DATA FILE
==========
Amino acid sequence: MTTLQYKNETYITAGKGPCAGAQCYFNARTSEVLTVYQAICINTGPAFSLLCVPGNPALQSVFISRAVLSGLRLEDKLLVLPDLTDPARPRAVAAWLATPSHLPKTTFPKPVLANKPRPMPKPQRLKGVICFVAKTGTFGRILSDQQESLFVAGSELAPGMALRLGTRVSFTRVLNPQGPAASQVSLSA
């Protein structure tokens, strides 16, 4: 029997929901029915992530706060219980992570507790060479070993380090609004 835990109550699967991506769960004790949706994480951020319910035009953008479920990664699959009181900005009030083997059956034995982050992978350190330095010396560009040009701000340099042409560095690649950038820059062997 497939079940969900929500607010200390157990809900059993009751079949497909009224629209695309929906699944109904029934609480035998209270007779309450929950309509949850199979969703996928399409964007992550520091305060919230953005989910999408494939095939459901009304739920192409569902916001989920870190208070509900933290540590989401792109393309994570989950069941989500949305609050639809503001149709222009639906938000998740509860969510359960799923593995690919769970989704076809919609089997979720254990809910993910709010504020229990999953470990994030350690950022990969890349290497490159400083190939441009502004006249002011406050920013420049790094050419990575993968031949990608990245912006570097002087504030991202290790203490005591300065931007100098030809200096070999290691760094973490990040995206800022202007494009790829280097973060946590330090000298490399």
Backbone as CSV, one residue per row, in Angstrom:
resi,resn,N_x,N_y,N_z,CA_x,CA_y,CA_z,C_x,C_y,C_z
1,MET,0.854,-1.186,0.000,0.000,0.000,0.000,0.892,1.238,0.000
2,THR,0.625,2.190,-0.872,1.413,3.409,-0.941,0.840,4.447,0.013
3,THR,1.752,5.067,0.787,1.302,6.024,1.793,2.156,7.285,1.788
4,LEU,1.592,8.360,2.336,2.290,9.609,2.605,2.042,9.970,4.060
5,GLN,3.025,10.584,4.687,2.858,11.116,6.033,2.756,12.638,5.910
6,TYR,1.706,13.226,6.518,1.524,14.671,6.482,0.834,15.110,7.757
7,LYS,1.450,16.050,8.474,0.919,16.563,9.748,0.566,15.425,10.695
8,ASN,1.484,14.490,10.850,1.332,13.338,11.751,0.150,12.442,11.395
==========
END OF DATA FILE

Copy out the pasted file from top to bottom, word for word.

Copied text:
Amino acid sequence: MTTLQYKNETYITAGKGPCAGAQCYFNARTSEVLTVYQAICINTGPAFSLLCVPGNPALQSVFISRAVLSGLRLEDKLLVLPDLTDPARPRAVAAWLATPSHLPKTTFPKPVLANKPRPMPKPQRLKGVICFVAKTGTFGRILSDQQESLFVAGSELAPGMALRLGTRVSFTRVLNPQGPAASQVSLSA
């Protein structure tokens, strides 16, 4: 029997929901029915992530706060219980992570507790060479070993380090609004 835990109550699967991506769960004790949706994480951020319910035009953008479920990664699959009181900005009030083997059956034995982050992978350190330095010396560009040009701000340099042409560095690649950038820059062997 497939079940969900929500607010200390157990809900059993009751079949497909009224629209695309929906699944109904029934609480035998209270007779309450929950309509949850199979969703996928399409964007992550520091305060919230953005989910999408494939095939459901009304739920192409569902916001989920870190208070509900933290540590989401792109393309994570989950069941989500949305609050639809503001149709222009639906938000998740509860969510359960799923593995690919769970989704076809919609089997979720254990809910993910709010504020229990999953470990994030350690950022990969890349290497490159400083190939441009502004006249002011406050920013420049790094050419990575993968031949990608990245912006570097002087504030991202290790203490005591300065931007100098030809200096070999290691760094973490990040995206800022202007494009790829280097973060946590330090000298490399």
Backbone as CSV, one residue per row, in Angstrom:
resi,resn,N_x,N_y,N_z,CA_x,CA_y,CA_z,C_x,C_y,C_z
1,MET,0.854,-1.186,0.000,0.000,0.000,0.000,0.892,1.238,0.000
2,THR,0.625,2.190,-0.872,1.413,3.409,-0.941,0.840,4.447,0.013
3,THR,1.752,5.067,0.787,1.302,6.024,1.793,2.156,7.285,1.788
4,LEU,1.592,8.360,2.336,2.290,9.609,2.605,2.042,9.970,4.060
5,GLN,3.025,10.584,4.687,2.858,11.116,6.033,2.756,12.638,5.910
6,TYR,1.706,13.226,6.518,1.524,14.671,6.482,0.834,15.110,7.757
7,LYS,1.450,16.050,8.474,0.919,16.563,9.748,0.566,15.425,10.695
8,ASN,1.484,14.490,10.850,1.332,13.338,11.751,0.150,12.442,11.395